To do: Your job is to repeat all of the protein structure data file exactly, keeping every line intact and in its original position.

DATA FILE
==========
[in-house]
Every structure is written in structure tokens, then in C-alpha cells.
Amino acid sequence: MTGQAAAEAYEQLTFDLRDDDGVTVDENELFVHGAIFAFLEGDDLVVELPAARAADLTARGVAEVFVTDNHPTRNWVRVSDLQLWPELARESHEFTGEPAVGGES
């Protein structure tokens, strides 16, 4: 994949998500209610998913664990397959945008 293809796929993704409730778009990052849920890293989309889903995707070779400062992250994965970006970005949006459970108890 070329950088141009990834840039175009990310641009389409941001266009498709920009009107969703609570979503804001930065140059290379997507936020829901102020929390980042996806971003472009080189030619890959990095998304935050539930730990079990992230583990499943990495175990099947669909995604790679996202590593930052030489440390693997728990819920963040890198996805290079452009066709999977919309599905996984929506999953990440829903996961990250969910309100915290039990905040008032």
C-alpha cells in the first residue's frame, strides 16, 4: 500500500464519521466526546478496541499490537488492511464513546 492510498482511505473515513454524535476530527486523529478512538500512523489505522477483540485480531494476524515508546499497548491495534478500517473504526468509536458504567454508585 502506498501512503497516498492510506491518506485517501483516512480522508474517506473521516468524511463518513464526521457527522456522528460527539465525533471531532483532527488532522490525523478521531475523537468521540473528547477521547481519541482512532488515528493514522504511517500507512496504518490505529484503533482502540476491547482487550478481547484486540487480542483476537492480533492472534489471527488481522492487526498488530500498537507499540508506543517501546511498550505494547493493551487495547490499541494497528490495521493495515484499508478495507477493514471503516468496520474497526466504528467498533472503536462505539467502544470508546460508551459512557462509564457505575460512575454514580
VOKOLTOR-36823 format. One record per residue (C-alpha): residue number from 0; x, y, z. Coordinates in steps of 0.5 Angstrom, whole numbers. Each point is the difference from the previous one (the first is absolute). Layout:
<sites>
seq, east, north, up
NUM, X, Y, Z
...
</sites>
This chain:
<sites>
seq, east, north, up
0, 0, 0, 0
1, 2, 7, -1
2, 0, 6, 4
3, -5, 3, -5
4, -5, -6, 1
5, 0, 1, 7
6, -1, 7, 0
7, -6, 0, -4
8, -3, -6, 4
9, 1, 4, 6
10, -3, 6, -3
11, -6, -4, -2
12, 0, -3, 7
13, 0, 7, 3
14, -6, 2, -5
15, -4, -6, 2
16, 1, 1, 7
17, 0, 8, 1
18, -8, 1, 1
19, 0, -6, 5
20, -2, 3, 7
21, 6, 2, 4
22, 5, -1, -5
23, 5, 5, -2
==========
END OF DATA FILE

[in-house]
Every structure is written in structure tokens, then in C-alpha cells.
Amino acid sequence: MTGQAAAEAYEQLTFDLRDDDGVTVDENELFVHGAIFAFLEGDDLVVELPAARAADLTARGVAEVFVTDNHPTRNWVRVSDLQLWPELARESHEFTGEPAVGGES
């Protein structure tokens, strides 16, 4: 994949998500209610998913664990397959945008 293809796929993704409730778009990052849920890293989309889903995707070779400062992250994965970006970005949006459970108890 070329950088141009990834840039175009990310641009389409941001266009498709920009009107969703609570979503804001930065140059290379997507936020829901102020929390980042996806971003472009080189030619890959990095998304935050539930730990079990992230583990499943990495175990099947669909995604790679996202590593930052030489440390693997728990819920963040890198996805290079452009066709999977919309599905996984929506999953990440829903996961990250969910309100915290039990905040008032």
C-alpha cells in the first residue's frame, strides 16, 4: 500500500464519521466526546478496541499490537488492511464513546 492510498482511505473515513454524535476530527486523529478512538500512523489505522477483540485480531494476524515508546499497548491495534478500517473504526468509536458504567454508585 502506498501512503497516498492510506491518506485517501483516512480522508474517506473521516468524511463518513464526521457527522456522528460527539465525533471531532483532527488532522490525523478521531475523537468521540473528547477521547481519541482512532488515528493514522504511517500507512496504518490505529484503533482502540476491547482487550478481547484486540487480542483476537492480533492472534489471527488481522492487526498488530500498537507499540508506543517501546511498550505494547493493551487495547490499541494497528490495521493495515484499508478495507477493514471503516468496520474497526466504528467498533472503536462505539467502544470508546460508551459512557462509564457505575460512575454514580
VOKOLTOR-36823 format. One record per residue (C-alpha): residue number from 0; x, y, z. Coordinates in steps of 0.5 Angstrom, whole numbers. Each point is the difference from the previous one (the first is absolute). Layout:
<sites>
seq, east, north, up
NUM, X, Y, Z
...
</sites>
This chain:
<sites>
seq, east, north, up
0, 0, 0, 0
1, 2, 7, -1
2, 0, 6, 4
3, -5, 3, -5
4, -5, -6, 1
5, 0, 1, 7
6, -1, 7, 0
7, -6, 0, -4
8, -3, -6, 4
9, 1, 4, 6
10, -3, 6, -3
11, -6, -4, -2
12, 0, -3, 7
13, 0, 7, 3
14, -6, 2, -5
15, -4, -6, 2
16, 1, 1, 7
17, 0, 8, 1
18, -8, 1, 1
19, 0, -6, 5
20, -2, 3, 7
21, 6, 2, 4
22, 5, -1, -5
23, 5, 5, -2